On the field, the AirHogs look pretty good so far this season. They spent the weekend sweeping the defending champion Shreveport-Bossier Captains, and they are leading their division. So, for those of us worried about teams in the same division with the same owners, maybe it’s not that big an issue, but it’s still early in the season. It’s weird seeing the managers meet at the beginning of the game and realize they work for the same people. It’s a department meeting with the umpires.
From a personnel perspective, as one of the coaches said last night, “We have pitching.” (For some reason, everyone knows that pitching is critical to the game, and yet many teams still have mediocre pitching.)
Winning against Shreveport was a good start to the season (this was the second home stand) although having “Cajun Weekend” while they were here was a bit much for some of us. Our new manager (Ricky VanAsselberg) is their old manager, and he’s from Louisiana, but celebrating the opposing team (even if a coincidence) is just not cool. There are some of us who still remember the stolen base late in a game last year by one of our former players while we were getting blown out, which was a horseshit move. Pete Incaviglia was yelling at Ricky about respecting the game (that move does violate “the unwritten rules”), and now Ricky is our manager, so some of us are still trying to wrap our heads around the whole issue.
Off the field, the AirHogs are still deer in headlights, although it seems to be improving. It’s interesting to see that the new ownership apparently didn’t read any of the agreements made with the season ticket-holders by the old ownership. There are any number of promises made that either were ignored or are just now getting implemented. While I applaud them for trying to make things right, it would have been preferable to just do what the contracts said in the first place.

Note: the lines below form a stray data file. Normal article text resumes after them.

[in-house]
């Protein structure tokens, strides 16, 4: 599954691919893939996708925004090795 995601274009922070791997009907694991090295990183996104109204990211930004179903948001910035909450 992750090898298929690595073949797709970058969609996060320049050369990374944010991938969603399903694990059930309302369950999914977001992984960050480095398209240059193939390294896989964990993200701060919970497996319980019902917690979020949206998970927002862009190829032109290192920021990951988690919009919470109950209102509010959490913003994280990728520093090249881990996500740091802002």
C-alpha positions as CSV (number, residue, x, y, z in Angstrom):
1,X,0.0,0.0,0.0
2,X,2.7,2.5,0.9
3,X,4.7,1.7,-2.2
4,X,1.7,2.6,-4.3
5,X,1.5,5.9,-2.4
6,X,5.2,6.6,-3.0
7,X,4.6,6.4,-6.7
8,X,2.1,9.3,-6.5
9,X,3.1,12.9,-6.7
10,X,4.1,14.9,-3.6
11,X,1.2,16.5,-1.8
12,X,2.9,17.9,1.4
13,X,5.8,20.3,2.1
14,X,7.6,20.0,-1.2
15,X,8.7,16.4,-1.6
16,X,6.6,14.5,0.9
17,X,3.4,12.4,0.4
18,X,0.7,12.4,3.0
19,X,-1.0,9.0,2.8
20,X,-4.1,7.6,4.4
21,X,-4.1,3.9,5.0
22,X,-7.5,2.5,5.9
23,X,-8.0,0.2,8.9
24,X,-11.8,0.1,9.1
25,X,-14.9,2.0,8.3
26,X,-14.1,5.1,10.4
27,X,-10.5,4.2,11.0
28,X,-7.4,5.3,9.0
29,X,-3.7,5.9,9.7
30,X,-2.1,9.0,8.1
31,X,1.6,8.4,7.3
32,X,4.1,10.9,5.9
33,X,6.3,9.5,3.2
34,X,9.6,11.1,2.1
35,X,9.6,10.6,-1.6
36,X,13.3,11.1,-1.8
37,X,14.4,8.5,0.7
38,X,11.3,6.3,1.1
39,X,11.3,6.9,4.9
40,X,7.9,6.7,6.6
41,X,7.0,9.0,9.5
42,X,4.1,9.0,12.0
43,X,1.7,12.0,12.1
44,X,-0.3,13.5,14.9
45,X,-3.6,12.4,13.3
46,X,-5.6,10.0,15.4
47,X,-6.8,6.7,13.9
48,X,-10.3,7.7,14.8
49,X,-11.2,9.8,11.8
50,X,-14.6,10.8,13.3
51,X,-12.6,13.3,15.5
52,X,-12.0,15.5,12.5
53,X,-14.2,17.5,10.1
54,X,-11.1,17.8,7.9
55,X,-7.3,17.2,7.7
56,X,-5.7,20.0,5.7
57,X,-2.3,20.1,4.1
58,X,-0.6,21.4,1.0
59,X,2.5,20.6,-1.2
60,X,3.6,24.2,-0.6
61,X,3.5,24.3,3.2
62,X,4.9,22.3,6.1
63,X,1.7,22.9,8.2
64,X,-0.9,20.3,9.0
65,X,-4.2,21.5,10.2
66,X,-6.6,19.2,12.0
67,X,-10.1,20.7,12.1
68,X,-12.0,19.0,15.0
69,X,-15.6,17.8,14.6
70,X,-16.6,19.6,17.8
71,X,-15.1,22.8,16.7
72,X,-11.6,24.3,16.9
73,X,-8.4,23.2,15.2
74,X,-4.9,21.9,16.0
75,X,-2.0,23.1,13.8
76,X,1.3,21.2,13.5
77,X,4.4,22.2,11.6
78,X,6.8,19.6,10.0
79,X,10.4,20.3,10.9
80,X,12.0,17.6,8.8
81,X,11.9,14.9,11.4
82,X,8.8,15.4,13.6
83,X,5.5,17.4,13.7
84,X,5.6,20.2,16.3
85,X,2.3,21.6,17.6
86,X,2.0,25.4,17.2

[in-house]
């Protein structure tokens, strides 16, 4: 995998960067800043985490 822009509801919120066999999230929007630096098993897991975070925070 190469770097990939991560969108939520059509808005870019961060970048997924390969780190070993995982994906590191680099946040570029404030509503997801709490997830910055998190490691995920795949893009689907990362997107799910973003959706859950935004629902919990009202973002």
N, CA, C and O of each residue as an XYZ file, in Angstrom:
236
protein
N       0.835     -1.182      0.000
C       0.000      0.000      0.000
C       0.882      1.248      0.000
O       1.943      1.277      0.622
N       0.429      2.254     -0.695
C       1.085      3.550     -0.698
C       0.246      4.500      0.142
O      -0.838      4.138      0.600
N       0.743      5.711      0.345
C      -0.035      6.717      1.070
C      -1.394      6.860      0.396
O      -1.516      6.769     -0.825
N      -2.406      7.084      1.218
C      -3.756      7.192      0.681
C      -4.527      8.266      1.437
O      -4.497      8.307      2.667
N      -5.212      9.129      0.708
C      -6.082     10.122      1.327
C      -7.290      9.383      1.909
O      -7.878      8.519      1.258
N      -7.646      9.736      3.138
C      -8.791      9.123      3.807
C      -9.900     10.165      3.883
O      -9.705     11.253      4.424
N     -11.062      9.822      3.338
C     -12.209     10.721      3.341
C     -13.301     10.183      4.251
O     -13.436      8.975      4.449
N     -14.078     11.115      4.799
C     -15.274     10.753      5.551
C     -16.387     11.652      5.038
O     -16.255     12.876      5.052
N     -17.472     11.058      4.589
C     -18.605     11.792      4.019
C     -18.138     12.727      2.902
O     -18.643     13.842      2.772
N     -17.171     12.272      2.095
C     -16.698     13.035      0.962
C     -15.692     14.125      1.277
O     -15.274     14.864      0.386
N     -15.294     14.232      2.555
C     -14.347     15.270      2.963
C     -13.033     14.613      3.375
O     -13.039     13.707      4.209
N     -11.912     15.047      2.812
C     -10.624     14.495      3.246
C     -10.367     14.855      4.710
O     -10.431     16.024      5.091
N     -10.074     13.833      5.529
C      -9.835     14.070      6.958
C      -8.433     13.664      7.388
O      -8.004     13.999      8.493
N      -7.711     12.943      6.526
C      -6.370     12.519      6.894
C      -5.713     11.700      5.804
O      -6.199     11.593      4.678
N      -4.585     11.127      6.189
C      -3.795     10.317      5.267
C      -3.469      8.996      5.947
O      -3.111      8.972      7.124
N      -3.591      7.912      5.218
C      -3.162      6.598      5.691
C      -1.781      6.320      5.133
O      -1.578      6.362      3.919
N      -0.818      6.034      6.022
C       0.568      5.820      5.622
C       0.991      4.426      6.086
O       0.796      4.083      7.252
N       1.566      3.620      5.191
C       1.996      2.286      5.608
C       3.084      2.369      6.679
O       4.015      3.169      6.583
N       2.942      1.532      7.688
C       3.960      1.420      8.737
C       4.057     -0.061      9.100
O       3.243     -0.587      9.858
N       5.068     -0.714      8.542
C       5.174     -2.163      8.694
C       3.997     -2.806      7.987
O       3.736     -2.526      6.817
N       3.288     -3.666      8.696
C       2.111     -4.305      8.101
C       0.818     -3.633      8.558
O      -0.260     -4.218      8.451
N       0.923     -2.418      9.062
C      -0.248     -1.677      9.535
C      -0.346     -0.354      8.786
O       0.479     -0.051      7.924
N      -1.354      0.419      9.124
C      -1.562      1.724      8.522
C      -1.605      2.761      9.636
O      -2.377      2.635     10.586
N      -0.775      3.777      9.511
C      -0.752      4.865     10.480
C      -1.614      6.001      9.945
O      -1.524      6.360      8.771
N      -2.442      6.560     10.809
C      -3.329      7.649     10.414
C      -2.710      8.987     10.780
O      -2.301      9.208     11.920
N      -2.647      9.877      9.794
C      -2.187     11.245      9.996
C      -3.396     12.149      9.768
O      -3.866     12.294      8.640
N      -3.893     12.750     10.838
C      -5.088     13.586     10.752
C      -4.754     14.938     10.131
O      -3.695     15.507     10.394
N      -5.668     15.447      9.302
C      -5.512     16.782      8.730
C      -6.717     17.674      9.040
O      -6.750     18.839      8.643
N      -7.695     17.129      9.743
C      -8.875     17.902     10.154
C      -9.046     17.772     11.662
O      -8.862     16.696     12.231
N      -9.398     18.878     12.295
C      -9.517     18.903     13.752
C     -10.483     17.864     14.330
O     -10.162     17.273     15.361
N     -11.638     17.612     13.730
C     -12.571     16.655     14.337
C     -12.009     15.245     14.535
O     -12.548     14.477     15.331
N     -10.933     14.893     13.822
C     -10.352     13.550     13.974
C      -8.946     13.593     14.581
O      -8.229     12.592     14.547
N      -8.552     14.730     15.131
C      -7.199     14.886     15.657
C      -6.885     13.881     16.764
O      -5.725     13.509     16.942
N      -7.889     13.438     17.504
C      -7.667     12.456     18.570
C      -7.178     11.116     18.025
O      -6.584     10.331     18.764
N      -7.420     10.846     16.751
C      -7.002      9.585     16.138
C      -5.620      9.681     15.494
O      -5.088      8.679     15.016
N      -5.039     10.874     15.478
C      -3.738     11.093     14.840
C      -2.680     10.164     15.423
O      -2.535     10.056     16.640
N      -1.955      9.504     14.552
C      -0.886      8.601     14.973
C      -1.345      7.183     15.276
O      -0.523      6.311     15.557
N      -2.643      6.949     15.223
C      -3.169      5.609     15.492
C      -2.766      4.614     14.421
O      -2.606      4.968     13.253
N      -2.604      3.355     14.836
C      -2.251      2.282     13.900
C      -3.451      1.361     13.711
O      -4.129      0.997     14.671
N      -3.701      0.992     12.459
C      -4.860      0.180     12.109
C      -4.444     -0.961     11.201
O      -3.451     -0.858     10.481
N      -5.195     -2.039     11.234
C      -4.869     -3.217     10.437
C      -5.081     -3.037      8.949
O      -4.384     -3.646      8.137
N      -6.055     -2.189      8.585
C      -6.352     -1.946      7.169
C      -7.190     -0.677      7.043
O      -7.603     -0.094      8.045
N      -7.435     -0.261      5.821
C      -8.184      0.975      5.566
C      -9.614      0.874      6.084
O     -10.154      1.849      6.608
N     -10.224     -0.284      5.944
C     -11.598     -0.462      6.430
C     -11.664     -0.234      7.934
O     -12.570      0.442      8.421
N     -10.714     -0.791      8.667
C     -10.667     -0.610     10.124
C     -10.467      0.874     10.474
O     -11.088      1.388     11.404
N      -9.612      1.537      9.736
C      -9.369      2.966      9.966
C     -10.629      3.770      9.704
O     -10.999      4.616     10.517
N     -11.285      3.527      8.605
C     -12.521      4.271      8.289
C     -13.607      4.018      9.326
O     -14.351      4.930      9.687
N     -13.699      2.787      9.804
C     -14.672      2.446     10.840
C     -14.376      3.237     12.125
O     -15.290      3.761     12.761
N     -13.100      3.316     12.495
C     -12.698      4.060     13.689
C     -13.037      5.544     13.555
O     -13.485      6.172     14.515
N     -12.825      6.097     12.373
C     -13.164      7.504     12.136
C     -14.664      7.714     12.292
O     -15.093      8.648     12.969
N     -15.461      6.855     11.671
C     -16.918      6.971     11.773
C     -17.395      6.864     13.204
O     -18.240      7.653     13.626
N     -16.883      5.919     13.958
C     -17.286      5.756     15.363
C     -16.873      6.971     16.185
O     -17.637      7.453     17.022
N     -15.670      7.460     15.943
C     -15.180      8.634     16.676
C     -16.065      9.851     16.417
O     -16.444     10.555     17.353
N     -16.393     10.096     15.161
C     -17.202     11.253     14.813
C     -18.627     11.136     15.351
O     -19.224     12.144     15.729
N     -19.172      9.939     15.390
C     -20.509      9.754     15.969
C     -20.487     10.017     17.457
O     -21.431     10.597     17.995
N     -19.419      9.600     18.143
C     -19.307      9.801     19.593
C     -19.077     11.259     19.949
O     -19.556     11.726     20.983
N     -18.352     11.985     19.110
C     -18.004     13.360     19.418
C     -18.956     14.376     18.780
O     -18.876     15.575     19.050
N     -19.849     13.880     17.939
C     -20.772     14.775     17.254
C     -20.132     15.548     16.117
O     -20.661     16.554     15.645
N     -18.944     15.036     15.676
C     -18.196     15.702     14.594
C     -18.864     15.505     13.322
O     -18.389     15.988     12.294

To me, it’s a bit like the old Van Halen “brown M&Ms” story – if you don’t know your season ticket-holders were promised free drink refills (and have no easy way to provide them), what truly critical part of the team financing or operation did you miss?
I have a feeling the old ownership managed to put quite a bit over on the new owners, and most of that was because the sale process dragged on so long. There were rumors of a sale last year, but the sale went through only a couple of weeks before the season started. In the meantime, the owners bought Pensacola and moved them to Amarillo.
I would love to see a business student do a paper on the team and its history, because they constantly seem to be skating on the edge, and I’m not sure I understand why. (It would make an interesting book, but I think you would find it difficult to get information from the insiders.) If you’re not making enough money, you’re either priced too low or you’re not bringing in enough people (marketing dollars misspent or underspent.) The corporate America solution would be to cut costs – say, pay the players less – but I don’t think that’s possible. So, the challenge should be to get butts in seats. The current solution seems to be discounted tickets (which tends to piss off those of us who paid full price in advance) and the new $40 all-you-can-eat seats in one of the suites. I’m hoping we don’t end up like the Stars and the Cowboys and the Mavericks, where the vastly over-priced seats for people who don’t pay attention to the game finance the team and the cheap seats are empty because eventually they get over-priced as well.
There is certainly competition – there are any number of baseball teams in the Metroplex, so it is a crowded market. However, the AirHogs are in an area that serves a good portion of Dallas and the MidCities – people who are probably unlikely to drive north to Frisco for affiliated ball, don’t want to drive to Ft Worth to see the Cats (same division as the AirHogs) and they’re priced below the Rangers for people who don’t want to pay big-league prices.
So, I’m hoping the new owners get their act together. The field management seems to have done a good job building the team, so now it’s time for the front office to catch up.